Last month, the City set today as the deadline for the removal of the tents and the directing of inhabitants to low threshold, supportive housing
On Jan. 12, the City took down tents stationed at in the area by Massachusetts Avenue and Melnea Cass Boulevard, addressing what some have called a humanitarian crisis. Mayor Michelle Wu said on Monday that she expected many of the tents to be moved by Wednesday, with the people who had been living there being moved to transitional housing. On Jan. 10, Wu spoke at a press conference at City Hall about the situation.
“Our efforts here, at Mass and Cass, have been driven by a public health and housing-led approach,” said Wu. “The encampments that we see and that some individuals have been living in for a number of years, at this point, are not a safe or healthy place for anyone to be living. There’s no heat, no running water, poor sanitation. We’ve seen a number of fires, because folks are trying to stay a little bit warm with propane tanks. We have seen ongoing issues around frostbite and hypothermia, as the temperatures drop. And so, we’re really approaching past the point of urgency here.”
Chief of Housing Sheila Dillon addressed where the individuals who had lived in the tents would be moving to next.
“The City has been working with the State and many of our nonprofit partners to bring on a low threshold housing and shelter space to those now living in the Mass Cass area,” said Dillon. She added, “Those spaces, as has been mentioned, [will provide] decent, warm, and safe housing, but also every program that has been brought on has 24 hour staffing, to ensure that the residents are safe and receiving the services that they need. … In addition, as the individuals that are now living in Mass Cass go into these transitional spaces, they will be given the supports and the housing search workers to help them get into treatment and permanent supportive housing. That work will start as soon as they are stabilized.”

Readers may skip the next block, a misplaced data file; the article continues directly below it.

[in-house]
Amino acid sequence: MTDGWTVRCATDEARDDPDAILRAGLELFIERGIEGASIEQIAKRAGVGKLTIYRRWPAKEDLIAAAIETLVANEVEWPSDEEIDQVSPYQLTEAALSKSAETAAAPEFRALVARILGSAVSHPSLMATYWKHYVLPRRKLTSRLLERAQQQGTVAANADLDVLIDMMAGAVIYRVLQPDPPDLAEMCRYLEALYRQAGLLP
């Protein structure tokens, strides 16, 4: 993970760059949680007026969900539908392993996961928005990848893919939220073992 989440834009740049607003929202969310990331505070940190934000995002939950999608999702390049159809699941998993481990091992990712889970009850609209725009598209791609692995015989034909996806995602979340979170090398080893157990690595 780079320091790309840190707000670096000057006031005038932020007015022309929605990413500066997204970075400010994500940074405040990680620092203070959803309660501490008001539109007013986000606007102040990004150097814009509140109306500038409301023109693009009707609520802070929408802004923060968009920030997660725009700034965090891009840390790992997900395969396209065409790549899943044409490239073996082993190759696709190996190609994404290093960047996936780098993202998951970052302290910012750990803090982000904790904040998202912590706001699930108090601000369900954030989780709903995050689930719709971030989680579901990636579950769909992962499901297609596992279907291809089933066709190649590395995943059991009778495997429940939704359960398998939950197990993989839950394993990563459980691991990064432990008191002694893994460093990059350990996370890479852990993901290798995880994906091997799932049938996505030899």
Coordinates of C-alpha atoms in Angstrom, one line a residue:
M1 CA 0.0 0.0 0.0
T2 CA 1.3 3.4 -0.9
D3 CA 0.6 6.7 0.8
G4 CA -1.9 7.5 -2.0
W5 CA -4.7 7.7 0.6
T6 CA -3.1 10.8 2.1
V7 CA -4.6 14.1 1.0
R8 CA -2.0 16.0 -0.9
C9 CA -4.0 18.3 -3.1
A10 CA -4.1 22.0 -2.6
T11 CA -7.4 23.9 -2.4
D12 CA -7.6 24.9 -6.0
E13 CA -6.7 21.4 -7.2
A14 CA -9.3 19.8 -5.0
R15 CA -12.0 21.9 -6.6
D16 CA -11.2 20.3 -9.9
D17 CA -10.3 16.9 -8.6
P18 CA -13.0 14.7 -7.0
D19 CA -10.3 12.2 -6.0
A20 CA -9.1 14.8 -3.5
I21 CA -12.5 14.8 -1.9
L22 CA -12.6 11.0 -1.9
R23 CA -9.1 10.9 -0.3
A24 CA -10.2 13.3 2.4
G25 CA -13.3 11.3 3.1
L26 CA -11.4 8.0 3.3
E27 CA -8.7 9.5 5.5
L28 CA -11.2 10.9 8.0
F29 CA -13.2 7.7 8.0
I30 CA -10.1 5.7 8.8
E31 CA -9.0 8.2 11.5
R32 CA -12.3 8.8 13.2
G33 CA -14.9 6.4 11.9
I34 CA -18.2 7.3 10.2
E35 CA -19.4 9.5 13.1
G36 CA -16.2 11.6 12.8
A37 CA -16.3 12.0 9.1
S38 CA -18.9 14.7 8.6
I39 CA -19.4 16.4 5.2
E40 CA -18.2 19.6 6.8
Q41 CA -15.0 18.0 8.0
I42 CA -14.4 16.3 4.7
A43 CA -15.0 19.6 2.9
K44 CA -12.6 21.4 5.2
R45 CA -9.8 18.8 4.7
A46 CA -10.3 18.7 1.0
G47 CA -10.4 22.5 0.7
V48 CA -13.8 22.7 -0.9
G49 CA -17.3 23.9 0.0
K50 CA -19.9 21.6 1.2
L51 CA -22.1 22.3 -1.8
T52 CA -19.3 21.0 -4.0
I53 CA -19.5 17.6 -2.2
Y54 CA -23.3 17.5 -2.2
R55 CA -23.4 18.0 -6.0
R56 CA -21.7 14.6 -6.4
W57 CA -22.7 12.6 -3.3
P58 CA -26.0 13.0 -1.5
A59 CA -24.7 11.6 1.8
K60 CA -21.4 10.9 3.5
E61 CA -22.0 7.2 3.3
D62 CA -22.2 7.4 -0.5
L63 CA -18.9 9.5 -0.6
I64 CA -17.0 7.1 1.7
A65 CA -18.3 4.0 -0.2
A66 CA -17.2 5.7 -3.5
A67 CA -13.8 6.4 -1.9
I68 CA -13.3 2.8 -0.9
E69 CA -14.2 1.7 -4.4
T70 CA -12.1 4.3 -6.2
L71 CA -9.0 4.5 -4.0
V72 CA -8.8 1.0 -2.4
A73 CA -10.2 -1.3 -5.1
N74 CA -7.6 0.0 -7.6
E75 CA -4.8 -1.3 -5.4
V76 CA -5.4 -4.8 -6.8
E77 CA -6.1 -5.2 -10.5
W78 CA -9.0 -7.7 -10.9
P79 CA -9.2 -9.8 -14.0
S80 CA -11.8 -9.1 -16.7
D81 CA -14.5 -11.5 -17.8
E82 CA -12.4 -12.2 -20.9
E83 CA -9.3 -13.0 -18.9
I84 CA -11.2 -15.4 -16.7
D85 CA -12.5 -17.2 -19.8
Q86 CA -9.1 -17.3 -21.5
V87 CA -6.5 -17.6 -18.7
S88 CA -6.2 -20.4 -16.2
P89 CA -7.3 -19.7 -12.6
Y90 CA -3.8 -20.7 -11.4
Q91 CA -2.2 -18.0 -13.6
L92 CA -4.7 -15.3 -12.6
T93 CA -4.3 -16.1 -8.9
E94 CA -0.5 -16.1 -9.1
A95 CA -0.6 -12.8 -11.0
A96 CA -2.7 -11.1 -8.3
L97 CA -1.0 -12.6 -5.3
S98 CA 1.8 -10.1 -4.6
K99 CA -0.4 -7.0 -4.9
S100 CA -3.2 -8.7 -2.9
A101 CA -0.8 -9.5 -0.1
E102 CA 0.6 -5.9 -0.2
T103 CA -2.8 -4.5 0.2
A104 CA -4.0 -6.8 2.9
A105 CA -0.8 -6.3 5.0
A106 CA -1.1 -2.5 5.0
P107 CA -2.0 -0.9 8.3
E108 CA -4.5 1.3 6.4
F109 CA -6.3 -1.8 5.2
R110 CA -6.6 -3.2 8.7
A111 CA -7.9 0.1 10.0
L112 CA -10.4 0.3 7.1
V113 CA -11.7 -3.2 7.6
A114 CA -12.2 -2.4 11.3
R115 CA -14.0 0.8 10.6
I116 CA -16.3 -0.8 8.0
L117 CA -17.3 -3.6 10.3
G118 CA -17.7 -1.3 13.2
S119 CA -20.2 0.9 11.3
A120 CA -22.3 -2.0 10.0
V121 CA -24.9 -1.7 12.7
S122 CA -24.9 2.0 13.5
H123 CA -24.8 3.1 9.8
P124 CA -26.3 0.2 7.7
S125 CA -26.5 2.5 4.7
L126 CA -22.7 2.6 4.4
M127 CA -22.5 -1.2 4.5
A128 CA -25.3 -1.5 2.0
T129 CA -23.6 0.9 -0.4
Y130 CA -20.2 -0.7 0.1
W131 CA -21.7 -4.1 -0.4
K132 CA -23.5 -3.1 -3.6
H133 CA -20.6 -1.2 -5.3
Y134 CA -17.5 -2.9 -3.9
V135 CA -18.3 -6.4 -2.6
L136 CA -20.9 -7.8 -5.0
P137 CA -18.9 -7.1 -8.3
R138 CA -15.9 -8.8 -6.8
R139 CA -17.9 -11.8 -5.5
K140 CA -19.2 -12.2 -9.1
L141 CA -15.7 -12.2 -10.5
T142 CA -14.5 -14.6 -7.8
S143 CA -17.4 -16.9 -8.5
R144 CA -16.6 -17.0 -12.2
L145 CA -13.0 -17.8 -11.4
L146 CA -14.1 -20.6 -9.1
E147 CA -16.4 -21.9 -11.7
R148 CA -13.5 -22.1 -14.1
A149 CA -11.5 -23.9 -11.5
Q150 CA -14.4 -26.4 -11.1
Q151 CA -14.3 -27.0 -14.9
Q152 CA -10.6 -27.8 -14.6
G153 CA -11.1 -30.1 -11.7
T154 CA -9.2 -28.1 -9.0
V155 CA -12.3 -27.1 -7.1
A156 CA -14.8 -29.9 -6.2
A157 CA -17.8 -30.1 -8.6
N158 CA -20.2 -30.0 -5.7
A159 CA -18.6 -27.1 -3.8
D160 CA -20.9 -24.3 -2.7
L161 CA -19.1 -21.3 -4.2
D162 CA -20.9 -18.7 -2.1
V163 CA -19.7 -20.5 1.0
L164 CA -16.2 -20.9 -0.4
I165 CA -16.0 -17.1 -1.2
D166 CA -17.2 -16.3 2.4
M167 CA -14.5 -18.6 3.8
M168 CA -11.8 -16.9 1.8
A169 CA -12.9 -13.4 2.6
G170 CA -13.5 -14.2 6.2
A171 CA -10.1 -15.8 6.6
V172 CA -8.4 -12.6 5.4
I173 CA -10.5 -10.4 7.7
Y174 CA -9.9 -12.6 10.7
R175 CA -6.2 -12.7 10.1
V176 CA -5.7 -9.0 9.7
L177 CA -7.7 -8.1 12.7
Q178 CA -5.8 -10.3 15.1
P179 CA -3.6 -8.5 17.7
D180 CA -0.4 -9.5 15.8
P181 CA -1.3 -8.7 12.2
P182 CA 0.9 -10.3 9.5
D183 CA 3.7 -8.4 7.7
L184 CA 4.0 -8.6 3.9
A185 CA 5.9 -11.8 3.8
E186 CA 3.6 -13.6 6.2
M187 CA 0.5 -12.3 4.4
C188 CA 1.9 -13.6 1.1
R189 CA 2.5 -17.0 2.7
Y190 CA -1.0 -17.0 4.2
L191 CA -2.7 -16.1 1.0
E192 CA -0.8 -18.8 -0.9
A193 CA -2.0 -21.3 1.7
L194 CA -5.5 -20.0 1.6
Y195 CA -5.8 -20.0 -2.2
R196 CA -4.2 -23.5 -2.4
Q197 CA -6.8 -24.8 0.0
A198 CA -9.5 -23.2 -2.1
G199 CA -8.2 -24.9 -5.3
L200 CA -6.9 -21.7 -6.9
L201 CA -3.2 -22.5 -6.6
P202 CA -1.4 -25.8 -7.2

The area has become known as the center of Greater Boston’s substance abuse epidemic. According to an article in the Boston Globe, approximately 140 people had been living in the tent encampment. At the press conference, Wu said that the work to remove the tents will take more than a day.
Shira Laucharoen is a reporter based in Boston. She currently serves as the assistant director of the Boston Institute for Nonprofit Journalism. In the past she has written for Sampan newspaper, The Somerville Times, Scout Magazine, Boston Magazine, and WBUR.